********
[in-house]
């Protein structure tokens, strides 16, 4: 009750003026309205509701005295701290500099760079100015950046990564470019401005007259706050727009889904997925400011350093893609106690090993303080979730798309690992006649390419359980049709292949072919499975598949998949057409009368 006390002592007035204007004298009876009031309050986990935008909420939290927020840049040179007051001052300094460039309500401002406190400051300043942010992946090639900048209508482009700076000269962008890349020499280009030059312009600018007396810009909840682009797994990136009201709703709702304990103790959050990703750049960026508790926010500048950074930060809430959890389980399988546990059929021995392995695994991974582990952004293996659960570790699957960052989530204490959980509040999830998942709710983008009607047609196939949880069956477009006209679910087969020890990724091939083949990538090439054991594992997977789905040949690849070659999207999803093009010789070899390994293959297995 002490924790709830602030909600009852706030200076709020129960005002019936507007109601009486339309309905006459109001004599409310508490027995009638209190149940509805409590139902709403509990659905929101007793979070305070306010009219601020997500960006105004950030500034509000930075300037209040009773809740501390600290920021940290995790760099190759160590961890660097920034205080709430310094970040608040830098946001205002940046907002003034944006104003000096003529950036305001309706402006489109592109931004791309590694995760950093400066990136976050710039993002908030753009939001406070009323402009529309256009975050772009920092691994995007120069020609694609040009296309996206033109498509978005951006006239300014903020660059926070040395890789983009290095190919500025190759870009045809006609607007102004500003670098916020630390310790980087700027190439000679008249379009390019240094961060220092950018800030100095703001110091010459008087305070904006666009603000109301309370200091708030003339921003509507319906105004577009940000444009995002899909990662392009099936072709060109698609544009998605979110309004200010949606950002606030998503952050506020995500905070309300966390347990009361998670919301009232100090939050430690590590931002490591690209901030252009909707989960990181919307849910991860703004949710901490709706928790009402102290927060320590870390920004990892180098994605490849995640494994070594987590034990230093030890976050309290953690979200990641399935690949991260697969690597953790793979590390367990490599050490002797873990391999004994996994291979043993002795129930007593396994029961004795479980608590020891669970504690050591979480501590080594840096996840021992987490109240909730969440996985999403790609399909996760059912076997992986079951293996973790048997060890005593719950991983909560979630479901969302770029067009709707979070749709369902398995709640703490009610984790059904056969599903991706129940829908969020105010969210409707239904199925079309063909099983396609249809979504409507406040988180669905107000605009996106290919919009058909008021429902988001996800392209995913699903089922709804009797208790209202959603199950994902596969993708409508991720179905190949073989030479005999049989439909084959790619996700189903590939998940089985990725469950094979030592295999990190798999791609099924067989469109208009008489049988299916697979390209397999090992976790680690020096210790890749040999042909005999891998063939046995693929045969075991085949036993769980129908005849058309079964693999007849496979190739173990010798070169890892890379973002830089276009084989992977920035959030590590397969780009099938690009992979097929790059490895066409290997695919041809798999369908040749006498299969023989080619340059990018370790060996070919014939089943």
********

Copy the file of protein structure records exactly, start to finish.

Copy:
[in-house]
């Protein structure tokens, strides 16, 4: 009750003026309205509701005295701290500099760079100015950046990564470019401005007259706050727009889904997925400011350093893609106690090993303080979730798309690992006649390419359980049709292949072919499975598949998949057409009368 006390002592007035204007004298009876009031309050986990935008909420939290927020840049040179007051001052300094460039309500401002406190400051300043942010992946090639900048209508482009700076000269962008890349020499280009030059312009600018007396810009909840682009797994990136009201709703709702304990103790959050990703750049960026508790926010500048950074930060809430959890389980399988546990059929021995392995695994991974582990952004293996659960570790699957960052989530204490959980509040999830998942709710983008009607047609196939949880069956477009006209679910087969020890990724091939083949990538090439054991594992997977789905040949690849070659999207999803093009010789070899390994293959297995 002490924790709830602030909600009852706030200076709020129960005002019936507007109601009486339309309905006459109001004599409310508490027995009638209190149940509805409590139902709403509990659905929101007793979070305070306010009219601020997500960006105004950030500034509000930075300037209040009773809740501390600290920021940290995790760099190759160590961890660097920034205080709430310094970040608040830098946001205002940046907002003034944006104003000096003529950036305001309706402006489109592109931004791309590694995760950093400066990136976050710039993002908030753009939001406070009323402009529309256009975050772009920092691994995007120069020609694609040009296309996206033109498509978005951006006239300014903020660059926070040395890789983009290095190919500025190759870009045809006609607007102004500003670098916020630390310790980087700027190439000679008249379009390019240094961060220092950018800030100095703001110091010459008087305070904006666009603000109301309370200091708030003339921003509507319906105004577009940000444009995002899909990662392009099936072709060109698609544009998605979110309004200010949606950002606030998503952050506020995500905070309300966390347990009361998670919301009232100090939050430690590590931002490591690209901030252009909707989960990181919307849910991860703004949710901490709706928790009402102290927060320590870390920004990892180098994605490849995640494994070594987590034990230093030890976050309290953690979200990641399935690949991260697969690597953790793979590390367990490599050490002797873990391999004994996994291979043993002795129930007593396994029961004795479980608590020891669970504690050591979480501590080594840096996840021992987490109240909730969440996985999403790609399909996760059912076997992986079951293996973790048997060890005593719950991983909560979630479901969302770029067009709707979070749709369902398995709640703490009610984790059904056969599903991706129940829908969020105010969210409707239904199925079309063909099983396609249809979504409507406040988180669905107000605009996106290919919009058909008021429902988001996800392209995913699903089922709804009797208790209202959603199950994902596969993708409508991720179905190949073989030479005999049989439909084959790619996700189903590939998940089985990725469950094979030592295999990190798999791609099924067989469109208009008489049988299916697979390209397999090992976790680690020096210790890749040999042909005999891998063939046995693929045969075991085949036993769980129908005849058309079964693999007849496979190739173990010798070169890892890379973002830089276009084989992977920035959030590590397969780009099938690009992979097929790059490895066409290997695919041809798999369908040749006498299969023989080619340059990018370790060996070919014939089943």